Da Hong Pao Clay "Etched Xi Shi" Yixing Teapot * 200ml
Brand: Yunnan Sourcing Tea Shop
Da Hong Pao clay comes from the west side of the Fudong township of Yixing in Jiangsu province. At the boundary of Rentu village and Hongwei village is a small mining area, which produces this delicate double-layer clay. High in iron oxide, it takes on a crimson color after roasting in a kiln (Note: Da Hong Pao means "Crimson Robe" in Chinese). This is high density clay of exquisite quality with a high degree of crystallization. It brews tea that is soft, smooth, and great tasting. Over time brewing tea gives the teapot a highly pleasing bright red color. This type of clay is extremely rare. It produces excellent tasting tea and is highly acclaimed.
Mining area: western Fudong township of Yixing city
Kiln temperature: approx. 1040 C.
Contraction: approx. 45%-55%.
Appropriate for brewing: fresh Oolong teas (light roasted types) are extremely well-suited, Tie Guan Yin (medium roasted or highly roasted types), various kinds of Pu-erh.
[Product Name] Xi Shi teapot
Handmade and kiln roasted at the perfect temperature. It has a fine gloss and a delightful delicate red color. Breathes well and is easy to cultivate through brewing tea. It will only increase in beauty as it ages. This teapot has a dignified and traditional shape. Its handle and spout are well-proportioned. This is a product of exquisite craft – simple and refined. It has a tight-fitting lid and a smooth flow of liquid. Practical and useful, this is a product of the highest value.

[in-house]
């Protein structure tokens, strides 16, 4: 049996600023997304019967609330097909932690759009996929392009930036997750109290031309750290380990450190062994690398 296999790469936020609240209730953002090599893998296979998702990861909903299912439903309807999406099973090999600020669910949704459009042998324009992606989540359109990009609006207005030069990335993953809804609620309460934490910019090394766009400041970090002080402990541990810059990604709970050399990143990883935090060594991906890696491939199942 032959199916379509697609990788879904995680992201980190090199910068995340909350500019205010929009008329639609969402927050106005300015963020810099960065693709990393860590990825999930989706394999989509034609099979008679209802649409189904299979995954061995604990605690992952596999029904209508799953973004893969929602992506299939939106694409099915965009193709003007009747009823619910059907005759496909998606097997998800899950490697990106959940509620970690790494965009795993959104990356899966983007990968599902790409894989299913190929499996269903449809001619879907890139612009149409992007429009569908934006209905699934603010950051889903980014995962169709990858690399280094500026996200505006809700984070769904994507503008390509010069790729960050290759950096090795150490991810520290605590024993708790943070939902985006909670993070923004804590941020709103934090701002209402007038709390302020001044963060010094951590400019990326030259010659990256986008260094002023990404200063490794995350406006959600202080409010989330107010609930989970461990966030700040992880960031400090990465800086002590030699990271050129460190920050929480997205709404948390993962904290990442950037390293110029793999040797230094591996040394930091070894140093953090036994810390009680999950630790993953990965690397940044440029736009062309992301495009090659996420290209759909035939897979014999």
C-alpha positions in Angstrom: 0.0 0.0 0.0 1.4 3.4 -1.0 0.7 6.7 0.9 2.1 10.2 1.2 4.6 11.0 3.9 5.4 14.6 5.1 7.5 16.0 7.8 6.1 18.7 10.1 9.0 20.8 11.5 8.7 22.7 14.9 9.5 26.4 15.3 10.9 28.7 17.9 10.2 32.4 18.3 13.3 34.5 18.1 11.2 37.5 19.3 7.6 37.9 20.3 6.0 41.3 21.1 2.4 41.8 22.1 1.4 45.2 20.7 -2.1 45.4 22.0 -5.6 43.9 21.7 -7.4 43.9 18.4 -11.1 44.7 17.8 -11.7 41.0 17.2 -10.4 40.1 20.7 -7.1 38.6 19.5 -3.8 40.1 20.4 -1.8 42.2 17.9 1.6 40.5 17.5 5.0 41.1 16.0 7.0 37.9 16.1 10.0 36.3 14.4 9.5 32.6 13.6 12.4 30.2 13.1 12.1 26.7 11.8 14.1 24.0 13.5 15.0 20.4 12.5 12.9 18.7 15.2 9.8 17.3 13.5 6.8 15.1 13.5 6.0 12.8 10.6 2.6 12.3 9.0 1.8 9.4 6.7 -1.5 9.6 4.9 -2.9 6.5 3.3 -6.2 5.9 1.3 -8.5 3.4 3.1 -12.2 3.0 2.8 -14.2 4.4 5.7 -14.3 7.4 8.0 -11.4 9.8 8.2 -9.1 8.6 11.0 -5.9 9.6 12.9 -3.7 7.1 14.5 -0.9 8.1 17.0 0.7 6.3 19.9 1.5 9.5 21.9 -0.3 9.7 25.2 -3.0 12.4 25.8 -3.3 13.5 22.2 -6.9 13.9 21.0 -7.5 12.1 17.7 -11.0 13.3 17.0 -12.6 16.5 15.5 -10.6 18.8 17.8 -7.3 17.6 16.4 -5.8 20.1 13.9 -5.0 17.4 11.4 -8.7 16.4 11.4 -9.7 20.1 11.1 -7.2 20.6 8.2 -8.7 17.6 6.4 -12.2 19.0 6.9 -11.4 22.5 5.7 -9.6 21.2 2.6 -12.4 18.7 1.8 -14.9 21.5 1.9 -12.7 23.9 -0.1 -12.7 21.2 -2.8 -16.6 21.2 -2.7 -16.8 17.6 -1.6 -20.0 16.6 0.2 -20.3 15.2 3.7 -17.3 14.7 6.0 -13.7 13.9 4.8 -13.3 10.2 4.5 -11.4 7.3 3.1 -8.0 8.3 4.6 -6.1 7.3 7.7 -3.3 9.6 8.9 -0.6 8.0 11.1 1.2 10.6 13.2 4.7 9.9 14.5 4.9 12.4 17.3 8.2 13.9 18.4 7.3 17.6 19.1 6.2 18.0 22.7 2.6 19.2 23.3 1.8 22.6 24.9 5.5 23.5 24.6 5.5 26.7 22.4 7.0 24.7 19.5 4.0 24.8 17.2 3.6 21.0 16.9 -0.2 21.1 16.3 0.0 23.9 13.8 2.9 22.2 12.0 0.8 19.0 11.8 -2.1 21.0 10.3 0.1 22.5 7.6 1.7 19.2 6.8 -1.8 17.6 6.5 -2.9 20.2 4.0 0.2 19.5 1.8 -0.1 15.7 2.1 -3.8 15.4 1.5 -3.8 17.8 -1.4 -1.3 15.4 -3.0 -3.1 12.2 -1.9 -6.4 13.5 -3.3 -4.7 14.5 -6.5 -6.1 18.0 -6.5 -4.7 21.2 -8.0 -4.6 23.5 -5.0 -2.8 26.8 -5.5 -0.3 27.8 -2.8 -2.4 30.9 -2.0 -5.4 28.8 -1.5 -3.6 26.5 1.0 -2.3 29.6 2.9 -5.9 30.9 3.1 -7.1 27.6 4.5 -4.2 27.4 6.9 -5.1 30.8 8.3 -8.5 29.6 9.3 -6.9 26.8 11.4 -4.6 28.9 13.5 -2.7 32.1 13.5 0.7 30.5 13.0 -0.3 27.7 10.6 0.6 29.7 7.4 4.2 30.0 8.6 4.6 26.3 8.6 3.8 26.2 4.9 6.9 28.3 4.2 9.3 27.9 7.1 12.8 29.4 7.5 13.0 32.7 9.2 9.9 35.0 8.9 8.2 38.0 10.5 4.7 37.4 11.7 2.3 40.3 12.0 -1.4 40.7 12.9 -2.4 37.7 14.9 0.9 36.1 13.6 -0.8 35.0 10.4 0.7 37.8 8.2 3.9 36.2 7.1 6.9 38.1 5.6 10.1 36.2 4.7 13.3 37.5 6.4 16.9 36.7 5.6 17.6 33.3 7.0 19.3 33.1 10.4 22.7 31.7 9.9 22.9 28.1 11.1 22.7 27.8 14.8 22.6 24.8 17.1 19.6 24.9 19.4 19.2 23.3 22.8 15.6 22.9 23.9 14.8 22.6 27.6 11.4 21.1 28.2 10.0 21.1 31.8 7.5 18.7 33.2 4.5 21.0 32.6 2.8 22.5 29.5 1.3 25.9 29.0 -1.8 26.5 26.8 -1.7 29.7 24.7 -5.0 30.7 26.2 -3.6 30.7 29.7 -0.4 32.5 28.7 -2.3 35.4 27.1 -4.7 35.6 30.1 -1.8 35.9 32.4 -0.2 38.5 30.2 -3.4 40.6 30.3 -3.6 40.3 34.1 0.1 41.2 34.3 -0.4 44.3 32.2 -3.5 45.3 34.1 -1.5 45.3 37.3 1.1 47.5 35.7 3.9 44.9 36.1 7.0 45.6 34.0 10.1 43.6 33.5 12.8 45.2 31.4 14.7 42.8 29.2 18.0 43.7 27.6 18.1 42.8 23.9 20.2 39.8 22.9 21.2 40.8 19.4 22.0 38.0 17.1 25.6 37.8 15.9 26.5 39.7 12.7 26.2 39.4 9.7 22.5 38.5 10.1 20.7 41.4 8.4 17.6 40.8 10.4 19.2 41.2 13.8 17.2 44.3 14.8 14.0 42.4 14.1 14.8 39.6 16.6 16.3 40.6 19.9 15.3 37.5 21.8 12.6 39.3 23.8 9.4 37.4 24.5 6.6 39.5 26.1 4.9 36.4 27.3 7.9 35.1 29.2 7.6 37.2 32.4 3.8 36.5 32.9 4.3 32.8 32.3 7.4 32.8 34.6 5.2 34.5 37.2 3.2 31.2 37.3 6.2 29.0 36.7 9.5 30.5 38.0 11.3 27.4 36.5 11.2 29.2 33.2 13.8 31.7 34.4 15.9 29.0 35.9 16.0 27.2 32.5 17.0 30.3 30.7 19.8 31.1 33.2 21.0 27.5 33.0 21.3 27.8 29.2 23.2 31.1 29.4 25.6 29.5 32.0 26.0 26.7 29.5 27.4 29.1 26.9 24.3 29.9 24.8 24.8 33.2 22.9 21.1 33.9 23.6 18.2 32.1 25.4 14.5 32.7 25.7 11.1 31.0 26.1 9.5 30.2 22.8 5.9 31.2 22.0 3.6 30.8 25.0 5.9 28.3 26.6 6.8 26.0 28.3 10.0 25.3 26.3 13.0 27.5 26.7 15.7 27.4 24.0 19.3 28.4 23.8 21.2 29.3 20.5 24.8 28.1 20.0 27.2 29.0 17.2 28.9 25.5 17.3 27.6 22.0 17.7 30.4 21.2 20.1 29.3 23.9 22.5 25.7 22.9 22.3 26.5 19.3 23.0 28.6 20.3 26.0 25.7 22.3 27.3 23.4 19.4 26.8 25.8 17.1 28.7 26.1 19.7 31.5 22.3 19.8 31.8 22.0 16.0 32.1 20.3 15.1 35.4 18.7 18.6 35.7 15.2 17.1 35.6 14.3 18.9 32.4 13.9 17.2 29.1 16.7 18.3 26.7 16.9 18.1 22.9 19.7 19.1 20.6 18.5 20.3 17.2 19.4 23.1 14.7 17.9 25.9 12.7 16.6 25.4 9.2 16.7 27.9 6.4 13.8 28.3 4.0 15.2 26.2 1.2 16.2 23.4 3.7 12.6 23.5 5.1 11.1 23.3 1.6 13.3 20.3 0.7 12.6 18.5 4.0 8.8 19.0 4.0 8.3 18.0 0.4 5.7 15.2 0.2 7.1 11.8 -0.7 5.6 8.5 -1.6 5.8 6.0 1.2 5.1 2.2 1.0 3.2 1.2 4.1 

[Artist's Name and Background]
Wang Ting is a graduate of the Yixing Academy of Clay Arts. She was born and raised in Beijing but moved to Yixing to study there at the age of 18. She has studied under Wang Jian Ying and Zhang Xue Lan for more 15 years and has gained the experience needed to make high quality pots in the classic styles. Her style could be summarized by the statement "Elegance in Simplicity".
* Please note that the actual color of clay may be darker than it appears in our pictures. The professional photographer that took these pictures uses very bright lights to illuminate the teapots.
** The artist will often change the arrangement of the stamps on the handle and bottom of the teapot.